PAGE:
To summarize this point – we don’t need to tell you that bar sales are a critical part of your bottom line. Knowing the exact figures at any given moment is a major advantage that you should not give up so easily.
3. RFID can produce real-time data insights into purchasing and inventory trends
RFID doesn’t just make it easier to understand who owes how much to whom. It’s also a valuable tool for optimising your event operations to the benefit of all involved – organisers, vendors and consumers.
By having real-time transaction and inventory data processed in real-time through a centralised POS system, you can graph purchases patterns to understand stock popularity and consumer trends. E.g., if in the first 3 hours vodka apples are selling extremely well, you can share this insight with vendors to make sure there are enough apples and vodka to continue riding the trend.
These types of ‘hacks’ are impossible when you’re working with disparate payment systems which are managed by each vendor independently. Again this is not a problem unique to contactless credit cards – but rather a benefit of RFID that you will be forced to cede by going with cards of any type.
4. Wristband top-ups and refunds can be another source of revenue
One of the reasons RFID cashless events are, on average, 15-20% more profitable than traditional ones, is the ability of savvy event planners to encourage more sales and open additional revenue channels.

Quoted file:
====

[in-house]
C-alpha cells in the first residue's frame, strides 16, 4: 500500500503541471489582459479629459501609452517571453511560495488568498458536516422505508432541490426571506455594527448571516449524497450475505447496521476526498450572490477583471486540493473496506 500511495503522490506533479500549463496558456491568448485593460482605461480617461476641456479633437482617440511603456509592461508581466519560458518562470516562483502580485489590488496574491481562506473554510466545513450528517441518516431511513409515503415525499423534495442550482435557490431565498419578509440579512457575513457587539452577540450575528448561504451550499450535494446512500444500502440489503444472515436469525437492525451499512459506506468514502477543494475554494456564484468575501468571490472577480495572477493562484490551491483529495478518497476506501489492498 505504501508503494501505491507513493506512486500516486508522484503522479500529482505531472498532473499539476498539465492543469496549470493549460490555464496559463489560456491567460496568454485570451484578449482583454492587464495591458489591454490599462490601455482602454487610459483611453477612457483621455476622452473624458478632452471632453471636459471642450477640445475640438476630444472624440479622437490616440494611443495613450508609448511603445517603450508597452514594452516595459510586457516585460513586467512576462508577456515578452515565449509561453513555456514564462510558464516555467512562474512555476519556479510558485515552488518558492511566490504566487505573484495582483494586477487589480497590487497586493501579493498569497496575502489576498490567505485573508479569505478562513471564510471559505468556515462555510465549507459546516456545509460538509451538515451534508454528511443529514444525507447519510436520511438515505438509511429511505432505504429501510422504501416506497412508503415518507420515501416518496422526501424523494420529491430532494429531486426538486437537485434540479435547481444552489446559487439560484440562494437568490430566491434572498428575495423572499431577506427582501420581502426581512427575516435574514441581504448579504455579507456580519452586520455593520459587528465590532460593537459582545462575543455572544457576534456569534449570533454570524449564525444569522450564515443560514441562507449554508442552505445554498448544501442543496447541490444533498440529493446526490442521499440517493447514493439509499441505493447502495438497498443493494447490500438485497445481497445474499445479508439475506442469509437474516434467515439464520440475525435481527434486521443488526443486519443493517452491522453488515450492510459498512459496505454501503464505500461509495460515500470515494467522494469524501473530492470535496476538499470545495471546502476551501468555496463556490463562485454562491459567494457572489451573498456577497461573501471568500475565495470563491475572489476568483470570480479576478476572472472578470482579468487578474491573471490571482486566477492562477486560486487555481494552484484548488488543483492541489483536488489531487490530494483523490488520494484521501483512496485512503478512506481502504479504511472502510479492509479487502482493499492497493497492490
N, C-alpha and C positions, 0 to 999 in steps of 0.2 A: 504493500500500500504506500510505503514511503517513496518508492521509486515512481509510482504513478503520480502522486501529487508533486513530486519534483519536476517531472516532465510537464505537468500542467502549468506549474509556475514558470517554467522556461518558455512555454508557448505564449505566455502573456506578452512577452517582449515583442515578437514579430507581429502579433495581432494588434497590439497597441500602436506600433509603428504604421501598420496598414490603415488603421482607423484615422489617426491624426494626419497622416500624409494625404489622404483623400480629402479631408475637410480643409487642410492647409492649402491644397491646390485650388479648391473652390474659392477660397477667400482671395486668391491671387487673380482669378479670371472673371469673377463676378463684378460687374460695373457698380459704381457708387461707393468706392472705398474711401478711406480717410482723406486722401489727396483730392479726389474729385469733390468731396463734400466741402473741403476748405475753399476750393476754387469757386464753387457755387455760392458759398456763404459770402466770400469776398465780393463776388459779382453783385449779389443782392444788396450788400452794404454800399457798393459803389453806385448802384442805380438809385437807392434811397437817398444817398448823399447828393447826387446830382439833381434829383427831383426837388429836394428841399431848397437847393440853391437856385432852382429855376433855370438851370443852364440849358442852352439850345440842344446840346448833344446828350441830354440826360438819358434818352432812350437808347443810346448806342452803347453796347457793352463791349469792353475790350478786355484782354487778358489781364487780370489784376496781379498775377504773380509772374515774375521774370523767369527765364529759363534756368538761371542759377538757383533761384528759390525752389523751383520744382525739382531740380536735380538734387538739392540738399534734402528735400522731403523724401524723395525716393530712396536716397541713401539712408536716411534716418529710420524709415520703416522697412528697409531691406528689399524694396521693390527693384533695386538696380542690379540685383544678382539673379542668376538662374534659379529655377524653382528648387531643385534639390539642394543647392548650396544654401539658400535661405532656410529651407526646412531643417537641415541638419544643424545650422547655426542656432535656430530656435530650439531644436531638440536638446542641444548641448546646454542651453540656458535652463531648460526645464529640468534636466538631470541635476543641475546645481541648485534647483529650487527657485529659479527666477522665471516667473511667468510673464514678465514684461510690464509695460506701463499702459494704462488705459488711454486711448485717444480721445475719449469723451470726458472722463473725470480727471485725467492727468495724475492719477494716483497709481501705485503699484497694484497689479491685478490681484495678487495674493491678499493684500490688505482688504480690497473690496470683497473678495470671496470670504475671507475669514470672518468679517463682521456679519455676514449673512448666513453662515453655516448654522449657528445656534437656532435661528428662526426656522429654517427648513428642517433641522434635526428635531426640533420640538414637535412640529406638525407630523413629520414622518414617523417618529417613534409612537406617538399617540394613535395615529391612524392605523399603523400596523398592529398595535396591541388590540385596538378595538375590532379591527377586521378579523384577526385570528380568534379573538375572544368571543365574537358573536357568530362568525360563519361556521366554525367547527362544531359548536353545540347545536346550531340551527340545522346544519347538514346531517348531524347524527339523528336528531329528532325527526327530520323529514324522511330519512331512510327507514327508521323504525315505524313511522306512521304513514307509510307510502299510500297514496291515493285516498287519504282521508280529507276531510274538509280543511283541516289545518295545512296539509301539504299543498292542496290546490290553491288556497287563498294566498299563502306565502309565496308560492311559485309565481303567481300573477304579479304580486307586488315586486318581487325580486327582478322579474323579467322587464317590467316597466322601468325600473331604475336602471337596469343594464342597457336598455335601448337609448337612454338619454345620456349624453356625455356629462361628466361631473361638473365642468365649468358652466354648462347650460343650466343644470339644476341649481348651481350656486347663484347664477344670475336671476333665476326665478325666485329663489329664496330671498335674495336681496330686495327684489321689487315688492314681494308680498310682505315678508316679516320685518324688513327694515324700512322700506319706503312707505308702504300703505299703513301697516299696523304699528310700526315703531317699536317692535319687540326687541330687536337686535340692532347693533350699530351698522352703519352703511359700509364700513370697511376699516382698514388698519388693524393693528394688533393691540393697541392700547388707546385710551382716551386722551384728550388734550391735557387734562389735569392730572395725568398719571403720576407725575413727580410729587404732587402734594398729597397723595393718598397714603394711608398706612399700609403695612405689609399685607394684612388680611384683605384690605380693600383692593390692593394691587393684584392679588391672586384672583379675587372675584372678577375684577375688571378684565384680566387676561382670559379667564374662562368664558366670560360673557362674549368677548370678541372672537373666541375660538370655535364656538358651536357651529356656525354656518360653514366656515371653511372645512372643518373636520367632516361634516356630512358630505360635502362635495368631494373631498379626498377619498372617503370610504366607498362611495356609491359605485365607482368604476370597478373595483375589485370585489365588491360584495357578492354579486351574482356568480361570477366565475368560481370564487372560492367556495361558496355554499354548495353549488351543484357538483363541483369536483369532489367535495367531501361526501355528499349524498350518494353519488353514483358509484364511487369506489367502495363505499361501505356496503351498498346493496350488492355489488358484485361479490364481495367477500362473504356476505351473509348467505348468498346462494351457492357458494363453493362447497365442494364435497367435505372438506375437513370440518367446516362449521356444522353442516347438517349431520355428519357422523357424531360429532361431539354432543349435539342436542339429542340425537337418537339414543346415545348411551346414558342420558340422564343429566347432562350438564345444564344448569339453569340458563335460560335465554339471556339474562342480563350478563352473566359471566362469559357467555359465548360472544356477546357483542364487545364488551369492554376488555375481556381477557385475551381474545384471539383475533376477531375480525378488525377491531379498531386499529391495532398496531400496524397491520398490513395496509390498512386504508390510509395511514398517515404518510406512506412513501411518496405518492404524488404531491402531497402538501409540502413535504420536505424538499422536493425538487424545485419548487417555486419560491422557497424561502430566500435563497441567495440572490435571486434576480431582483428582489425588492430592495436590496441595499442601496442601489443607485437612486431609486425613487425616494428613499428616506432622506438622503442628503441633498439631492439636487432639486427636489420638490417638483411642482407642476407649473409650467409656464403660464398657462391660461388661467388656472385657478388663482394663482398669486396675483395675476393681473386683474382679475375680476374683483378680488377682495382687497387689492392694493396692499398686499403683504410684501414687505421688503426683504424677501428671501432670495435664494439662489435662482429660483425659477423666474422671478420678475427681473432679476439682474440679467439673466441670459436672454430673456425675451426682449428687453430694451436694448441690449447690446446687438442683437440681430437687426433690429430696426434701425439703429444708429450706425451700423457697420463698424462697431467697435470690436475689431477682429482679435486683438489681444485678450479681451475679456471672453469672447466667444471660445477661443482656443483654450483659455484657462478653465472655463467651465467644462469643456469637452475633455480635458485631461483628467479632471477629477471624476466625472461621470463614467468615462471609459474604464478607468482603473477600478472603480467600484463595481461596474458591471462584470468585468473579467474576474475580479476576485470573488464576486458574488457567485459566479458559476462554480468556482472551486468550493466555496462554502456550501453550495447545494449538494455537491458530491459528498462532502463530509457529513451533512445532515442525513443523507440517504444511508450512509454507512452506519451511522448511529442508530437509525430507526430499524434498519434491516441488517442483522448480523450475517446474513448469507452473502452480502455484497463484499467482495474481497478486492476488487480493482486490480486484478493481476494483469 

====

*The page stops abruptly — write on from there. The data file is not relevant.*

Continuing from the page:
One of the main ways to do this is to get clever with top-up amounts to encourage more sales. E.g., if beers are $8, you might set the minimum top-up amount to $15, so that the customer will need to load the next topup amount in order to purchase the two beers since there is a shortfall of $1.
It’s also customary (and perfectly reasonable) to have a minimal amount of remaining balance for refunds after the event, and experience shows that even when above the minimum, consumers will not always request the refund.
None of this is possible with contactless credit cards.
5. RFID is the best way to minimise cash usage at your event
As much as it would be nice to be 100% contactless, the cash economy will still be around for a while. However, by keeping cash usage to top up stations, rather than at every vendor, you’ll be reducing the prevalence of cash money and the risks associated with it to a bare minimum; whereas consumers generally expect any shop that accepts cards (contactless or otherwise) to also accept cash.
Limiting cash to a handful of top-up location is far more cost effective than having your entire event run on cash. Current statistics show a 4-6% decrease in theft and misallocated funds – which are inevitable when so many people are handling paper money.
Going cashless? Take the plunge to RFID
Contactless credit cards are great: they save time, encourage impulse purchases, and consumers love them. However, RFID is still the better way to go for events – owing to its robustness and reliability, the transparency and visibility it produces, and the revenues it can generate for organisers.